mountain water reservoir

Mountain Water's 1 million-gallon dome reservoir sits on the north side of Missoula next to the Waterworks Hill trailhead.

KELSEY JAE WARDWELL, Missoulian

There’s no letter or symbol on a hillside marking its presence, but anyone looking at the mountains around Missoula sees the legacy of the Rattlesnake Land Trust.

On Monday, the 20-year-old volunteer organization handed over the files and accounts for almost 200 acres of open space land to the full-time staff of Five Valleys Land Trust.

While relatively small compared to the several thousand acres held by the city of Missoula, Five Valleys and other organizations, the acres tend to be in crucial spots, like the space between the parking lot and the ridgeline of the popular Waterworks Hill hiking area.

“We got started as Save Open Space in order to help pass the city’s first open space bond,” said trust member Janet Sproull. “At the time, we really felt there was a need for urban open space. Development was just raging around here.”

The all-volunteer group morphed from advocacy to actually arranging public access to open spaces and protecting sensitive landscapes.

Over the years, it negotiated eight conservation easements. They include some of the trailhead points between the Rattlesnake Valley's residential neighborhoods and the U.S. Forest Service’s Rattlesnake National Recreation Area and Wilderness, as well as fragile parts of Mount Jumbo.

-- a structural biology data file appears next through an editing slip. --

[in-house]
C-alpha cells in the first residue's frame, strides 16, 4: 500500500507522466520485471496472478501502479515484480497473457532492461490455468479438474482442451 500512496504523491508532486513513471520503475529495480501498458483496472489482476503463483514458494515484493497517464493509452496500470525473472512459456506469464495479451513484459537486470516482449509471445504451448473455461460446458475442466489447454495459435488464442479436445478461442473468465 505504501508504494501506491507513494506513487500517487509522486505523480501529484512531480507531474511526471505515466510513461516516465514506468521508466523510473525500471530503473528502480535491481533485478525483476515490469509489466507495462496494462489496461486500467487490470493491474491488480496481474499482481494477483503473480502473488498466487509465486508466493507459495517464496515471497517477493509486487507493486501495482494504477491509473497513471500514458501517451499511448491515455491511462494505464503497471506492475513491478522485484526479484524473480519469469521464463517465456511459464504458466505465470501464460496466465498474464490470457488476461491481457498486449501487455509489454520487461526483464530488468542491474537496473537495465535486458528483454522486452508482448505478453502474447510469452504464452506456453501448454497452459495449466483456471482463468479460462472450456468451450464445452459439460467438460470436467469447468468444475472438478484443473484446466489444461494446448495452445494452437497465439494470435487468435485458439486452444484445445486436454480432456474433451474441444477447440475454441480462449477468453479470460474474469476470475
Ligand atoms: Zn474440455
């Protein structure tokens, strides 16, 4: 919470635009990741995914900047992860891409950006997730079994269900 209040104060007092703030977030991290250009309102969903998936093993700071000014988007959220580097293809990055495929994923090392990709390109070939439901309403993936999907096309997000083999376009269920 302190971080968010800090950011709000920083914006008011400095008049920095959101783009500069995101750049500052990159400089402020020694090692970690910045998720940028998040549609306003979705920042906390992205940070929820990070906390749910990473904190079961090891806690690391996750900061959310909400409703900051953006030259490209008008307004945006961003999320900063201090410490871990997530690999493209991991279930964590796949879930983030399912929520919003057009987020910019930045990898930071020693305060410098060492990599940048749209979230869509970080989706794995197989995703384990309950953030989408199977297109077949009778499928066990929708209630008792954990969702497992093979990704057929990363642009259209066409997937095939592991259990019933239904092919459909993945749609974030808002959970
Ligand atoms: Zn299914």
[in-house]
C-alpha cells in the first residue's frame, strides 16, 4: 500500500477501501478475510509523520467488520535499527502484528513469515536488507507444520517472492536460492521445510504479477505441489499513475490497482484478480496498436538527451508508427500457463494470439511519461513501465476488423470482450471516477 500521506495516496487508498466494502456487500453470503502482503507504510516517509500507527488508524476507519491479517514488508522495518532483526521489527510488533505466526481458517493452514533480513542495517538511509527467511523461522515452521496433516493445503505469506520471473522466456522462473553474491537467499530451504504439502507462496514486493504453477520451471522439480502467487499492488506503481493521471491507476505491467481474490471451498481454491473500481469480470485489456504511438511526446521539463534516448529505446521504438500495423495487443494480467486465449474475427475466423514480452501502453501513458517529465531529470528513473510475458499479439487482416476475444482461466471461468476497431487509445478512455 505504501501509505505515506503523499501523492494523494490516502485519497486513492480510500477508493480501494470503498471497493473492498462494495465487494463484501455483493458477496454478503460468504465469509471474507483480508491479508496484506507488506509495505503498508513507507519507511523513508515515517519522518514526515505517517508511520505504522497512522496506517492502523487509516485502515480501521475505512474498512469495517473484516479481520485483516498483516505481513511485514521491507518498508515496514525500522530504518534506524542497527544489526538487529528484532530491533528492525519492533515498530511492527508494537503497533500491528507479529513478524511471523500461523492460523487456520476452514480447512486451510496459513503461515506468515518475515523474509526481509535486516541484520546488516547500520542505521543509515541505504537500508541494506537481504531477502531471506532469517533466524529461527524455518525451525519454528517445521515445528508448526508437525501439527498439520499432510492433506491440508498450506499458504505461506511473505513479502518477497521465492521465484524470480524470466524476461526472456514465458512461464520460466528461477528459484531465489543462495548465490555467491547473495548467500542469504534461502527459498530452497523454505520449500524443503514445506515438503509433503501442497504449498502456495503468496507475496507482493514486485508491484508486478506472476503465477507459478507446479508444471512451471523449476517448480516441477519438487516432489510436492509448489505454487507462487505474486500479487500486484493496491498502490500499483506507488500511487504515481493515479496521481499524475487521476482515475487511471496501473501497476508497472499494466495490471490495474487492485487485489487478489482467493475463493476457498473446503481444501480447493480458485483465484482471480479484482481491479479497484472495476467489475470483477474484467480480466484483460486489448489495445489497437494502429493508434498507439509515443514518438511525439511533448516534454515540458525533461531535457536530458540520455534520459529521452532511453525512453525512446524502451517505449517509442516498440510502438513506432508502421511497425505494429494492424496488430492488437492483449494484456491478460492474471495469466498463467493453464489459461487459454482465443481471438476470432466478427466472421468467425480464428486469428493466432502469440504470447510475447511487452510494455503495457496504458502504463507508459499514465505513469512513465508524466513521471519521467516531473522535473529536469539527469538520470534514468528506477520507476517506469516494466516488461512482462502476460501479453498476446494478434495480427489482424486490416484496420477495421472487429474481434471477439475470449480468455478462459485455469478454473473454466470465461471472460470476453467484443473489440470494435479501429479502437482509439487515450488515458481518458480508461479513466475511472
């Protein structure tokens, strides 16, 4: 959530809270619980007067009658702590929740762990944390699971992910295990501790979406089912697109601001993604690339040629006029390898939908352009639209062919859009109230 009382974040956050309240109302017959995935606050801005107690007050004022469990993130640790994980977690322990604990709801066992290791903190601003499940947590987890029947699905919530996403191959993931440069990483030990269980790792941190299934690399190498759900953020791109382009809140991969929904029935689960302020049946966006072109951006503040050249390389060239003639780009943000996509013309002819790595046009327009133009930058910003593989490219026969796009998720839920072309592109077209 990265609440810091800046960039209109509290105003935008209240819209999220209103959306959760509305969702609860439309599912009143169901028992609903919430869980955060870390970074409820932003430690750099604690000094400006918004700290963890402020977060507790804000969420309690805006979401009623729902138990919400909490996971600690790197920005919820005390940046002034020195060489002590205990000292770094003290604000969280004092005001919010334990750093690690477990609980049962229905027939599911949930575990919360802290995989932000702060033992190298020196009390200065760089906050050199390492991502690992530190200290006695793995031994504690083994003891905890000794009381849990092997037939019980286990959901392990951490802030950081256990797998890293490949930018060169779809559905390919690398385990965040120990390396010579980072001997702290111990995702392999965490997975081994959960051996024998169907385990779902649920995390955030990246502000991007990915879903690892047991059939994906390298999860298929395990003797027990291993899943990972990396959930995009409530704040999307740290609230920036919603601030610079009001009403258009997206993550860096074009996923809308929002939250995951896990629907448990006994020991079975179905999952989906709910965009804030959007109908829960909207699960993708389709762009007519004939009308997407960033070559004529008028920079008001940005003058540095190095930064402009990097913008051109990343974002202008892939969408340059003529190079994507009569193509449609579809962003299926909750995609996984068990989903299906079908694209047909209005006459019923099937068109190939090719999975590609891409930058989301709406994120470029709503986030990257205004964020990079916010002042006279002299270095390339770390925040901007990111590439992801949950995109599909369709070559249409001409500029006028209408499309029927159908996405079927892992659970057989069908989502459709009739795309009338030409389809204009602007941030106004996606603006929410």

One other isn't even in the Rattlesnake, but off Mullan Road.

“One of my favorites was the conservation easement on the Flynn Ranch,” Sproull said. That piece of farmland west of Missoula recalls some of the Missoula Valley’s earliest settlement history.

While many land trusts across the United States operate on the all-volunteer model, Sproull said the responsibilities of maintaining the properties and funding title and legal work were mounting.

About three years ago, Rattlesnake Land Trust members started talking with city officials and Five Valleys Land Trust about finding a new home for the effort.

“It was a big task to meet the challenge of perpetuity,” FVLT Director Grant Kier said. “They were looking for someone to carry on their tradition, and we were happy to do it.”

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